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New Resource! Practical Ways We Can Help Pollinators August 14th, 2023
Actions to Support Local Pollinator Biodiversity
At the UN Biodiversity Conference (COP 15) in 2022, countries agreed to return 30% of land and 30% of the oceans to nature. Seizing this momentum, in June 2023, Irish Bishops called for conservation of nearly a third of church property to become havens for pollinators and biodiversity.
The bishops’ initiative responds to:
- Pope Francis’ 2015 encyclical “Laudato Si, on Care for Our Common Home,”
- the impending loss of biodiversity
- and agreements made at COP15 in December 2022.
Integrity of Creation as an integral part of evangelization was re-affirmed at the Missionary Oblates of Mary Immaculate’s 37th General Chapter in September 2022.
The OMI Justice, Peace & Integrity of Creation has adapted some ideas from the Irish Bishops’ resource Faith Communities Actions to Help Pollinators and complied them as possible actions for people to take.
2023 Creation Care Calendars for Lent February 22nd, 2023
We invite you to join us this Lent to take actions to help preserve God’s great gift of Creation.
Invite your communities to distribute them as bulletin inserts during worship on an upcoming Sunday. Each year, these calendars go up on refrigerators and bulletin boards across communities, and open many conversations about environmental stewardship and climate action.
“Christians have fasted from meat during Lent for generations. Try eating vegetarian today and check out Oxfam’s Eat for Good resource online for other ways to use your fast to bless others”: bit.ly/eat4good
Visit their website to download the calendars:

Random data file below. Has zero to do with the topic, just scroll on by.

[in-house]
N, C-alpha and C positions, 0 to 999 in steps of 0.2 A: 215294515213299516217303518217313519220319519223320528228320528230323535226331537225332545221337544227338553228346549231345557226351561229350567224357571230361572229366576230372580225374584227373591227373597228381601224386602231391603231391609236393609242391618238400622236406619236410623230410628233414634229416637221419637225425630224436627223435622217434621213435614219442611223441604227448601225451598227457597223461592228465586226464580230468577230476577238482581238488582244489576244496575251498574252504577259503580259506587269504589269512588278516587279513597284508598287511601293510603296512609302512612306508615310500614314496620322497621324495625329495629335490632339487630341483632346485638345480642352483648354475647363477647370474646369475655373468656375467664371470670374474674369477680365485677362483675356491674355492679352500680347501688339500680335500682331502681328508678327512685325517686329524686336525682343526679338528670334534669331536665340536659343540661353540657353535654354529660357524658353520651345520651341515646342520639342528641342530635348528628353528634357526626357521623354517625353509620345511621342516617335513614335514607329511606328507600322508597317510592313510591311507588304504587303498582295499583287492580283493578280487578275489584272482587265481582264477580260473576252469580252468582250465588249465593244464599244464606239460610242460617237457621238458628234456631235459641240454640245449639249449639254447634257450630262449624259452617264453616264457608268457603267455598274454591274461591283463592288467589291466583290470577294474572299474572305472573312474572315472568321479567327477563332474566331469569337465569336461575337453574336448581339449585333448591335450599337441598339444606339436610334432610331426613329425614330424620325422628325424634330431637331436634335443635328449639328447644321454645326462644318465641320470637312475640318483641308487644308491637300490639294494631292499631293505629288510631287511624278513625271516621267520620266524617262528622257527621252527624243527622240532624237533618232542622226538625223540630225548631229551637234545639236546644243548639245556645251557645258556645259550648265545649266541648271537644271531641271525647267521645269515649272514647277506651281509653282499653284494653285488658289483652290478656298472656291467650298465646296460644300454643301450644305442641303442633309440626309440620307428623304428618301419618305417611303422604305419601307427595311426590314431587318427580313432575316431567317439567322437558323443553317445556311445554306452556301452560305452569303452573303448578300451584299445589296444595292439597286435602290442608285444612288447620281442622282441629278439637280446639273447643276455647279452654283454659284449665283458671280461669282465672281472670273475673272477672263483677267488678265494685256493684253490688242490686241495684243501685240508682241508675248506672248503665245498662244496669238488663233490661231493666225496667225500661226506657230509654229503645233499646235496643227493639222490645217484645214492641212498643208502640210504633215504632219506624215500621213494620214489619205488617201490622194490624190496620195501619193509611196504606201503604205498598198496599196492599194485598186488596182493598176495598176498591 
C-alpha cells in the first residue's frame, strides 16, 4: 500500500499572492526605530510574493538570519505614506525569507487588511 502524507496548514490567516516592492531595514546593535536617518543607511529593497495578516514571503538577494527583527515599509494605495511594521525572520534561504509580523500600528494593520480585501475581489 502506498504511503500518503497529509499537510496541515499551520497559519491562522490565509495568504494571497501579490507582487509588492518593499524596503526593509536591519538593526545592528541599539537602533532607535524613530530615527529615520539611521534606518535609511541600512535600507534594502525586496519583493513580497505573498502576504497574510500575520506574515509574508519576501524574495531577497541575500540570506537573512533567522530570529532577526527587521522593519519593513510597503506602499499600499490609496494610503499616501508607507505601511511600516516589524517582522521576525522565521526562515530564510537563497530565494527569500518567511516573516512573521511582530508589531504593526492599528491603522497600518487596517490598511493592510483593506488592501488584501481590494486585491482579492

“May this season serve as a reminder of our interdependence and our call to care for our common home.”
U.S. Conference of Catholic Bishops (USCCB) and the United Methodist Church (UMC) marked Earth Day 2012 with the release a joint statement on the Eucharist and the environment. The statement, Heaven and Earth are Full of Your Glory, affirms that both Methodists and Catholics believe their celebration of the Eucharist helps them to see God’s glory in all of creation and therefore leads to greater care for the environment.
The document says: Jesus chastises the Pharisees for being able to interpret the appearance of the skies while being unable to interpret the signs of the times (cf. Mt 16:3). In our time the appearance of the skies has become a sign of the times. The threat of climate destabilization, the destruction of the ozone layer, and the loss of bio-diversity point to a disordered relation between humankind, other living beings and the rest of the earth (emphasis added). The elements of nature—grain for bread and grapes for wine—become part of salvation through the Eucharist and that salvation itself is an act of God at work in all of creation and all creation encountering God.
Additionally, the document call[s] both Methodists and Catholics to participate more deeply in the Eucharist by recognizing its intrinsic connection with the renewal of creation. Bishop William Skylstad, retired bishop of Spokane (and honorary chairman of the Catholic Coalition on Climate Change) and Methodist Bishop Timothy Whitaker of the UMC Florida Conference co-chaired the dialogue.